As dusk fades to night, an impromptu drink leads us to Kilburn High Road’s newest pub, Ironworks.
This new pub is on the hallowed ground of Power’s Bar, formerly an age-old Irish haunt much-loved for its cosily decadent atmosphere.
Ironworks has kept the nostalgically familiar facade of the space, ornate window frames typical to pubs of a now near bygone era, but little else, the interior gutted and entirely redesigned to give the impression of a converted old industrial space.
Exposed iron girders crown the bar and frame the ceiling. A functioning Meantime micro-brewery beer distiller set up to one side. Metal plates frame the kitchen. Padded leather benches of varying height hug half the walls facing thick mock workbench wooden tables and chairs, uncomfortably small yet tall stools perch around high tables splayed out from the entrance.
We go in with weary eyes and open minds to inspect the change, the familiar sounds of this bustling neighbourhood shrouding the newly constructed front area, fenced in by a thick rough cut wooden frame with a simple bench running its length, too thin for the average guy to sit comfortably on. We enjoy our first brew out front anyway, a Meantime London Pale Ale served in glass goblets, sharing the space with a few groups of typical middle-class Londoners and enjoying the ever-amusing randominity of people-watching in this area of town.
Opposite Brondesbury overground station and next to the Brondes Age with a local barber shop wedged in between, the ever-present temptation of the kebab and chicken joints mark a contrast to the stream-lined gourmet menu on offer here. This was a post-dinner drink, but courgette fritters and an inexplicably simple selection besides just didn’t measure up all the same. Where were the sweet potato fries?
Well, as the friendly bar manager said, they’re aiming for a simple yet effective menu with more of a focus on the quality of the booze, prohibition era cocktails and a feel to boot. Their whiskey selection was impressive, and though we stuck to the ales the array of craft beer cocktails on offer is a surefire reason to return. As the evening rolled on we threw the dice on the Undercurrent oatmeal ale that turned out a treat, mild yet tasty with a good consistency, before moving on to Einstock Icelandic Pale Ale, refreshing and deceptively light.
It was relatively empty for a Thursday night, compared to their main competition, the Brondes Age and North London Tavern, which is possibly why the owners of Powers’ Bar sold up.. changing times. Nonetheless we amused ourselves conjuring impressions of the island-ed clientele inside over the course of the night – a single girl leaving in a rush without her sunglasses and the kindness and honesty of the waitress rushing out with them to find her; three dates, one clearly a very awkward tinder or the like, one an enthralled heart to heart and one to my two o’clock that proved an increasing distraction as the pair enthralled themselves in their mutually held lonely desperation, friskily; a large table of guys in for a round but vocal about the closed kitchen; and a number of other haphazard two guy catch ups.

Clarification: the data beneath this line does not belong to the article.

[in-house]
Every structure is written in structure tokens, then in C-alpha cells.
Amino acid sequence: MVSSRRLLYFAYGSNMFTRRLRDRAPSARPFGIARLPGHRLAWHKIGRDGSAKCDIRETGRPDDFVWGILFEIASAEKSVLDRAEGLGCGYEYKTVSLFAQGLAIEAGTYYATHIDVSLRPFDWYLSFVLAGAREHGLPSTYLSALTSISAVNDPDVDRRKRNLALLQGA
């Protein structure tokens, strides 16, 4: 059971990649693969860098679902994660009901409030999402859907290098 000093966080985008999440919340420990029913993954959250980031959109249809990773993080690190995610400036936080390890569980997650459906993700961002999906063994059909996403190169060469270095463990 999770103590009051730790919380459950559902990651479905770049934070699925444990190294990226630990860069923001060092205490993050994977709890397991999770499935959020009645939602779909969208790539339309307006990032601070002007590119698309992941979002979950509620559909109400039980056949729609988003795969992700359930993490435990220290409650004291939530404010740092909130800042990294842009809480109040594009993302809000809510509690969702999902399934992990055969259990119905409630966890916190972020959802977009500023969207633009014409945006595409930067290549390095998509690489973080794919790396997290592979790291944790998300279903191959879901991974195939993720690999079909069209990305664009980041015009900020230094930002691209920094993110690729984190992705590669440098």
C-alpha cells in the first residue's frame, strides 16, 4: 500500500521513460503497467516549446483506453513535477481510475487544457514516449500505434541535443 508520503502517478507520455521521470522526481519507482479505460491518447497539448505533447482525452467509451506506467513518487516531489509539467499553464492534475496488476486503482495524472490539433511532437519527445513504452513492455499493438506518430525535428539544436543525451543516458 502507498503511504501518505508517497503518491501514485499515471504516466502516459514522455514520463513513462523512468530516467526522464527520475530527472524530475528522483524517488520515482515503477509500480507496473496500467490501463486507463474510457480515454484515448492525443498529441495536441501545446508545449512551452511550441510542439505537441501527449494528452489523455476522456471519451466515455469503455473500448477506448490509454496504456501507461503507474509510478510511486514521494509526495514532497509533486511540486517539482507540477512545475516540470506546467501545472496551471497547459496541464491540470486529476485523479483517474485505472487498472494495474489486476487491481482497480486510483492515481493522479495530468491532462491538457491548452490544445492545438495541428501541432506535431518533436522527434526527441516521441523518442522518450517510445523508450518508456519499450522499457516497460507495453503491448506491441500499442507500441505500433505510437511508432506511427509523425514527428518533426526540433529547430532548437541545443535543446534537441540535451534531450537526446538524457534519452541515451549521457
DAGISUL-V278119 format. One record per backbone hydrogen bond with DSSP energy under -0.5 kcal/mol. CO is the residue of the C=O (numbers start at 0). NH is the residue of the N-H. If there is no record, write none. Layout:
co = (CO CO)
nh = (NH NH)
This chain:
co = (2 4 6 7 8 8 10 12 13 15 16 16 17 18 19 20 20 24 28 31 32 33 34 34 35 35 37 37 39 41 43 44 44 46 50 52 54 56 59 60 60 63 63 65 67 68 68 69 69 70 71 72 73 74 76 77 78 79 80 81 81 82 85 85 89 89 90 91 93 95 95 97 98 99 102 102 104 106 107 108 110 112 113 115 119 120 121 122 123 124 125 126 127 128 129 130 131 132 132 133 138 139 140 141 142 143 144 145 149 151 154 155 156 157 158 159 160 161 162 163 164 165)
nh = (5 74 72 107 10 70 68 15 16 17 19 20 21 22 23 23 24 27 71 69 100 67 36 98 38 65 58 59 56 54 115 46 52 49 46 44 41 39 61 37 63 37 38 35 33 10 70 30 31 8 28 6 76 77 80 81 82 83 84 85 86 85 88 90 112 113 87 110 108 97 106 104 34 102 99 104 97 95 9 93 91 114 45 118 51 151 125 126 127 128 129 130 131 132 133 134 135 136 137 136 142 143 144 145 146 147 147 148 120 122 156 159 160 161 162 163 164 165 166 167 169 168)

Distractions aside our conversation flowed with the ale. Before we knew it, it was well gone midnight and though we had to dash for the last trains at Kilbrun tube, weekday openings until at least 1am are always a plus. However, the lack of music (live nights or otherwise) or other activities are a possible minus in my book, though admittedly the space is no longer appropriate for such, and keeping it quiet may well have been intention on their part. Even so, the atmosphere was strangely more stifling than Powers’ had been, despite a clear decluttering and more minimal approach. Perhaps it was the not-well-thought-through furniture design, but the relative lack of character led to a feeling of barrenness that couldn’t really be shaken, except of course by the palace of a bar.
Ghosts of countless Irish jigs may well be screaming silence from the walls, but alas it’s out with the old, in with the new. It’s clear that Kilburn Ironworks has some way to go to establish a regular crowd and activity base. Yet to find its feet and really define its character, which, on the surface, is simply a copied trendy theme from other parts of town at the moment, Kilburn Ironworks is not unique, but it is definitely on the zeitgeist pulse and will succeed if smoothly run, provided they distill their culinary offering and replace their spindle-like stools.
In all, worth a return visit…